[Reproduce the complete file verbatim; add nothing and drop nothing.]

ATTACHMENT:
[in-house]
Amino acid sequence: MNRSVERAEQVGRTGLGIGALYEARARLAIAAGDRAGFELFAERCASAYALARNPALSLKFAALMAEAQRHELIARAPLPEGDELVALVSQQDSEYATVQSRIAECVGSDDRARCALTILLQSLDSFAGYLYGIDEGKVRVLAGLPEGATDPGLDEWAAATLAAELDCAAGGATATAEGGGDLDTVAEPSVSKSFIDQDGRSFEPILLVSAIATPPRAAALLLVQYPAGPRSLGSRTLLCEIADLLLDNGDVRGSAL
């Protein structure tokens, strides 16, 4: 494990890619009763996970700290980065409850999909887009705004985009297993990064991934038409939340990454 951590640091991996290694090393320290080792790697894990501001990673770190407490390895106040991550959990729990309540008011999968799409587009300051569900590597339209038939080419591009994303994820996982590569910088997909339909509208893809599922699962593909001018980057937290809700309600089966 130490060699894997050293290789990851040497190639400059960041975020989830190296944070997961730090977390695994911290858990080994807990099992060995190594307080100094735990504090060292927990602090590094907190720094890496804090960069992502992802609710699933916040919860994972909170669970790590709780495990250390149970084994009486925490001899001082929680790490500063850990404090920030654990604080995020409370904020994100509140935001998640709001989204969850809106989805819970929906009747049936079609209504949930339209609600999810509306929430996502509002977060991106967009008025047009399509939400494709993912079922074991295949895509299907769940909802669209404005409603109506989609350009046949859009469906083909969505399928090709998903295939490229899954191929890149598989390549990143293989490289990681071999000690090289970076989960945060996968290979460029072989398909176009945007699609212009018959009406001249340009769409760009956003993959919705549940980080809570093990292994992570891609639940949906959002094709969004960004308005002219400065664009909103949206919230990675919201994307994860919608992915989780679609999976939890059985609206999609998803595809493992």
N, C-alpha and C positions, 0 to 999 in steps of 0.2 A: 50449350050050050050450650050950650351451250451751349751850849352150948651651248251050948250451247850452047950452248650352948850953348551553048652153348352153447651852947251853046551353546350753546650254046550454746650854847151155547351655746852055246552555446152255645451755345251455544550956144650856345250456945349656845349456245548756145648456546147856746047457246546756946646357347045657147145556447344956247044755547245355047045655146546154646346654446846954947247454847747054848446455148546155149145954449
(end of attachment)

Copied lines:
[in-house]
Amino acid sequence: MNRSVERAEQVGRTGLGIGALYEARARLAIAAGDRAGFELFAERCASAYALARNPALSLKFAALMAEAQRHELIARAPLPEGDELVALVSQQDSEYATVQSRIAECVGSDDRARCALTILLQSLDSFAGYLYGIDEGKVRVLAGLPEGATDPGLDEWAAATLAAELDCAAGGATATAEGGGDLDTVAEPSVSKSFIDQDGRSFEPILLVSAIATPPRAAALLLVQYPAGPRSLGSRTLLCEIADLLLDNGDVRGSAL
């Protein structure tokens, strides 16, 4: 494990890619009763996970700290980065409850999909887009705004985009297993990064991934038409939340990454 951590640091991996290694090393320290080792790697894990501001990673770190407490390895106040991550959990729990309540008011999968799409587009300051569900590597339209038939080419591009994303994820996982590569910088997909339909509208893809599922699962593909001018980057937290809700309600089966 130490060699894997050293290789990851040497190639400059960041975020989830190296944070997961730090977390695994911290858990080994807990099992060995190594307080100094735990504090060292927990602090590094907190720094890496804090960069992502992802609710699933916040919860994972909170669970790590709780495990250390149970084994009486925490001899001082929680790490500063850990404090920030654990604080995020409370904020994100509140935001998640709001989204969850809106989805819970929906009747049936079609209504949930339209609600999810509306929430996502509002977060991106967009008025047009399509939400494709993912079922074991295949895509299907769940909802669209404005409603109506989609350009046949859009469906083909969505399928090709998903295939490229899954191929890149598989390549990143293989490289990681071999000690090289970076989960945060996968290979460029072989398909176009945007699609212009018959009406001249340009769409760009956003993959919705549940980080809570093990292994992570891609639940949906959002094709969004960004308005002219400065664009909103949206919230990675919201994307994860919608992915989780679609999976939890059985609206999609998803595809493992």
N, C-alpha and C positions, 0 to 999 in steps of 0.2 A: 50449350050050050050450650050950650351451250451751349751850849352150948651651248251050948250451247850452047950452248650352948850953348551553048652153348352153447651852947251853046551353546350753546650254046550454746650854847151155547351655746852055246552555446152255645451755345251455544550956144650856345250456945349656845349456245548756145648456546147856746047457246546756946646357347045657147145556447344956247044755547245355047045655146546154646346654446846954947247454847747054848446455148546155149145954449